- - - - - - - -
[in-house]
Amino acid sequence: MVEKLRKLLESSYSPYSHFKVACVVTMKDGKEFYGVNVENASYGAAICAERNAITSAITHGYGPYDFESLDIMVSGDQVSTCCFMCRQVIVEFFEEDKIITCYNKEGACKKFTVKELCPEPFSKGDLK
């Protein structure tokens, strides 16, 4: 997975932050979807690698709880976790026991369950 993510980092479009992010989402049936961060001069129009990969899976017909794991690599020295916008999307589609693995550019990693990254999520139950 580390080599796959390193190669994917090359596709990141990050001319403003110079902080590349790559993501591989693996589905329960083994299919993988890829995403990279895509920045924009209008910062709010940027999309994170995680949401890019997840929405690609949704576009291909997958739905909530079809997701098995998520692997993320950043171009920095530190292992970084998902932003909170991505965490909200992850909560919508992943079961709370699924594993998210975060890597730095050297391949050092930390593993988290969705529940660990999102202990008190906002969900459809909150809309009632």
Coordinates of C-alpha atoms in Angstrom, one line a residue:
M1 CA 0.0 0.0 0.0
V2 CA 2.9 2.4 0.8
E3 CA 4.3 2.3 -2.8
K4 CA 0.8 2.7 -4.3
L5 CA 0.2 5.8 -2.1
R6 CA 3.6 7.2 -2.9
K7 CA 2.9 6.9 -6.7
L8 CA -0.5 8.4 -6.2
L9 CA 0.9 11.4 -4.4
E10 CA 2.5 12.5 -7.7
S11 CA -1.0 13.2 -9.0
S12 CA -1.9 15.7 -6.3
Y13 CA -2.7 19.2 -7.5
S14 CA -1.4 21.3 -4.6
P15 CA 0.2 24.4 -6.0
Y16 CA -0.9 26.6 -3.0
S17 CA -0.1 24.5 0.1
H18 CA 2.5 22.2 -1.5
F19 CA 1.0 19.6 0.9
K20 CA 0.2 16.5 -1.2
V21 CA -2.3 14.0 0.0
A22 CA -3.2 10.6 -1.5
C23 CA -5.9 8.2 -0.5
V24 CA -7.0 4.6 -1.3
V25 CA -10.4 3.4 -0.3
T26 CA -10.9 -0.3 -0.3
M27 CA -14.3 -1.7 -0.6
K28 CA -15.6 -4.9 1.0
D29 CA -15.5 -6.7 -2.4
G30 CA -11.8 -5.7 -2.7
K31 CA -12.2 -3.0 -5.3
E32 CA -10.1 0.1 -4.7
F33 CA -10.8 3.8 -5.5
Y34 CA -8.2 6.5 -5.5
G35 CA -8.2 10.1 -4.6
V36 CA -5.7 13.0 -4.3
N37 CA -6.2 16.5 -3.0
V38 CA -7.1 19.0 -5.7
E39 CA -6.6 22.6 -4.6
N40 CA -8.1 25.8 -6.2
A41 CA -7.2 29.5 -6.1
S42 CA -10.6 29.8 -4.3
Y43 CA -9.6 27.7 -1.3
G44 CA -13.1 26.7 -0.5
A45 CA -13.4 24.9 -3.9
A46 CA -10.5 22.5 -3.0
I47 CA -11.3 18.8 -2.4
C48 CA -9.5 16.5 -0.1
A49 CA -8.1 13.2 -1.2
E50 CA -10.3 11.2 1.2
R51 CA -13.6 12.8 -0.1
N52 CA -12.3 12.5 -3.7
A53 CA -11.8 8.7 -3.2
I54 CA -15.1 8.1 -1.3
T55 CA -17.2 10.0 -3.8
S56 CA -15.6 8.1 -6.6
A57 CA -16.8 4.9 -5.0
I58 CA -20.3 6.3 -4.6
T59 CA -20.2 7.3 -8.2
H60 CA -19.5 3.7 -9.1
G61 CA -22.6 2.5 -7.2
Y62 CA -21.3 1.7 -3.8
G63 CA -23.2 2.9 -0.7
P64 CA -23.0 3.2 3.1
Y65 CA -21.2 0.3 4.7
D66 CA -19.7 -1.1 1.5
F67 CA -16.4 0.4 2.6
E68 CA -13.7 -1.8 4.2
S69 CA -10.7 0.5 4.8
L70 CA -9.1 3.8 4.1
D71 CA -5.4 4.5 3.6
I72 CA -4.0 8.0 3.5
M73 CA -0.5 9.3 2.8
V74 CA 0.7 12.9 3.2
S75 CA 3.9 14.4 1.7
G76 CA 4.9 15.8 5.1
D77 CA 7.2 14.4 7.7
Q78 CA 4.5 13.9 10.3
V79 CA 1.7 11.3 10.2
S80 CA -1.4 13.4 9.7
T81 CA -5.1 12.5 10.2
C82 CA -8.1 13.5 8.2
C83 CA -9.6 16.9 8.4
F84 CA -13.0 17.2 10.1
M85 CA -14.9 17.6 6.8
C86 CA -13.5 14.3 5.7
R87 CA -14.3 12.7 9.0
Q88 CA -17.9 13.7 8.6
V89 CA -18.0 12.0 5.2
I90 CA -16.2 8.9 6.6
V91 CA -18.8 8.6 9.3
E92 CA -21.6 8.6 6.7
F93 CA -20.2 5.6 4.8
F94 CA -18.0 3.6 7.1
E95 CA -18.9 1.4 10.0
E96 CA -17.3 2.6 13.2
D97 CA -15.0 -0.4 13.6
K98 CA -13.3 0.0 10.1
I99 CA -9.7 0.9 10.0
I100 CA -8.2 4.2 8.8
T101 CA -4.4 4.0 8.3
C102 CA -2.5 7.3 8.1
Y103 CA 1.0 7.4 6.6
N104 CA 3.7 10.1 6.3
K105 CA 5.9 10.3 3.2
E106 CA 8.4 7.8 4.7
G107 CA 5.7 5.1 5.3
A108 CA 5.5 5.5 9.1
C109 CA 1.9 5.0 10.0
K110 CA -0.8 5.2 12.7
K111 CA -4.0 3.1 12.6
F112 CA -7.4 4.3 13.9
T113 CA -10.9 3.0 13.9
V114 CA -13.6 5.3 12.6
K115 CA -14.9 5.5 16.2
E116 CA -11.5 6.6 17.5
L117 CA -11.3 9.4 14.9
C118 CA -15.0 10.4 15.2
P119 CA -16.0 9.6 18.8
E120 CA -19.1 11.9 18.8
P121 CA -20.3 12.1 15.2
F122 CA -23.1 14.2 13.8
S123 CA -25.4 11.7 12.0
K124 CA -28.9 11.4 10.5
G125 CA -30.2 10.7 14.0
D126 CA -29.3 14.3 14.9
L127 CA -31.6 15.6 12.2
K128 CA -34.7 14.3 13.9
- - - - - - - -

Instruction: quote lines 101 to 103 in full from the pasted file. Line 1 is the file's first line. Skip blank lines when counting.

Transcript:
D97 CA -15.0 -0.4 13.6
K98 CA -13.3 0.0 10.1
I99 CA -9.7 0.9 10.0